Kernel Electric-Fence: Linux 5.12 merges KFence for a low-overhead memory security function

Linus Torvalds has just merged a number of patches that contain KFence. KFence, short for Kernel Electric Fence, is a low-overhead memory security fault detector / validator suitable for use in production kernel builds.

While KASAN has been around for a long time as a kernel address sanitizer for a dynamic memory error detector, with which non-recyclable and out-of-bounds errors in the Linux kernel can be detected, KFence strives to provide a solution with a lower overhead.

The Electric-Fence kernel is a sample-based memory security fault detector designed to detect similar out-of-bounds / retrospectively free / invalidated failures, but because its lower overhead can be used for production kernel builds with near zero performance, the hope is that KFence Uncover bugs that KASAN has not yet found due to the different focus of production and test / non-production workloads.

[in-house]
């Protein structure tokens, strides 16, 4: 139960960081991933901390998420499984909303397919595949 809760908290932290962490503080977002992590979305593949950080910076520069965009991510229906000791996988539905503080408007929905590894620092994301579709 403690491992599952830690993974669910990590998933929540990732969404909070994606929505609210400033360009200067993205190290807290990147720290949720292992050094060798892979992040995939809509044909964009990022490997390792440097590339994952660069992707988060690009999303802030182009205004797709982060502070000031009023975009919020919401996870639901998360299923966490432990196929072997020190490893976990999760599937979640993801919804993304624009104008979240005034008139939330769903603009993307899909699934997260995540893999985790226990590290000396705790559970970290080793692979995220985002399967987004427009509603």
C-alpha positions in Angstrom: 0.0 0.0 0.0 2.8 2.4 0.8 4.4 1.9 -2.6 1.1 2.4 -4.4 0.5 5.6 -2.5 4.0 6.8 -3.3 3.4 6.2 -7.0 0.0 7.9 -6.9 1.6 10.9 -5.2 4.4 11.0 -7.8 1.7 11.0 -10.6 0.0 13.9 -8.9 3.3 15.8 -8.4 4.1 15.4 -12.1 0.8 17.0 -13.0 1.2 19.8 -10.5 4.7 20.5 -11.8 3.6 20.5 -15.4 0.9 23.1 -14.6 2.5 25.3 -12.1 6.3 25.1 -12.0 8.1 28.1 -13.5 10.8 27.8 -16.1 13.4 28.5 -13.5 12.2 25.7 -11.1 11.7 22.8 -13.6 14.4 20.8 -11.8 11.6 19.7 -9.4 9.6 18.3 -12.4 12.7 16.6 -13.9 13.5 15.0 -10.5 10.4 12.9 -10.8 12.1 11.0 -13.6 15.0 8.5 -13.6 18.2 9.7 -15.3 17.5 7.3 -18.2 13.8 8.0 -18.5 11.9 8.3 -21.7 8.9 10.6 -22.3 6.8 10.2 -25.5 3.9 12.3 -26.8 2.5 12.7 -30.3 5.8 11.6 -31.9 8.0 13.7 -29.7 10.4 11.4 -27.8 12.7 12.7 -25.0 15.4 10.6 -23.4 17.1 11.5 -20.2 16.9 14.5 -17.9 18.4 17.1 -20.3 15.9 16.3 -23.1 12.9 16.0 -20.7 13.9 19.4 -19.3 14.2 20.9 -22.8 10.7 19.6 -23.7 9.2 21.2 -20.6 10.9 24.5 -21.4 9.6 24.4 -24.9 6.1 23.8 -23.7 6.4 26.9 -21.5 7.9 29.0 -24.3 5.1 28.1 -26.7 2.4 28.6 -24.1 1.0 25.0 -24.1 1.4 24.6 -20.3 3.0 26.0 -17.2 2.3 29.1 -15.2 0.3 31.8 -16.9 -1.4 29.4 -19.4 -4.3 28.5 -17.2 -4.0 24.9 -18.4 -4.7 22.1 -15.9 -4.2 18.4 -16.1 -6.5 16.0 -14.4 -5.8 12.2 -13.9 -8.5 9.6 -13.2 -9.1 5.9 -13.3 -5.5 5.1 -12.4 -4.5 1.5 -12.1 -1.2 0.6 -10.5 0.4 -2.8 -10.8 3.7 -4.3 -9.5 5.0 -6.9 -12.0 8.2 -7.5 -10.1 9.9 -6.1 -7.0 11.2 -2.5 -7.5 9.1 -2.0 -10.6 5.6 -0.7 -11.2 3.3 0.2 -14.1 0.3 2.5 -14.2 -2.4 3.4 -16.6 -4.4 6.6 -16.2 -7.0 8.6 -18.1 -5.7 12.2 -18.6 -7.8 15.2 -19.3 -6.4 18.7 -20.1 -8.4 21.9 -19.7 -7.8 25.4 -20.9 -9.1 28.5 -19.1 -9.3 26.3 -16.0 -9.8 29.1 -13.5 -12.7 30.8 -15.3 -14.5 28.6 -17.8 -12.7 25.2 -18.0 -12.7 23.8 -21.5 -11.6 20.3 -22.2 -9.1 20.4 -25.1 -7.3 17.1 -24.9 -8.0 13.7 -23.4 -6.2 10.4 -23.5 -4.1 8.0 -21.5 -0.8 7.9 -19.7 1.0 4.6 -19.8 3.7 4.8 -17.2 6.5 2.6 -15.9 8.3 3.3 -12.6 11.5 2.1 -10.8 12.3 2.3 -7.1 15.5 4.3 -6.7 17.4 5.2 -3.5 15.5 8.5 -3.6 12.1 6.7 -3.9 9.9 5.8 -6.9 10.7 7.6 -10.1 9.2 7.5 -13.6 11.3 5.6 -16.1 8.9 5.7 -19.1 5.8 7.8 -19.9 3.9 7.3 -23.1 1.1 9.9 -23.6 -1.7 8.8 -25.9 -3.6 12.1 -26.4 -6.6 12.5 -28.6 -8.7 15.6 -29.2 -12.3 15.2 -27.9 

KFence can be configured with the new switch CONFIG_KFENCE Kconfig. When booting, the parameter kfence.sample_interval can be used to control the sampling interval or a value of 0 can be used to deactivate the functionality. Any errors found are reported in the kernel log. There is also a DebugFS interface for runtime statistics.


An example of a KFence report.

The kernel Electric-Fence is supported by Google engineers and, like KASAN, has so far focused on supporting x86_64 and ARM64. KFence has been under review for the past few months, while today it has been merged as part of the latest AKPM patches.

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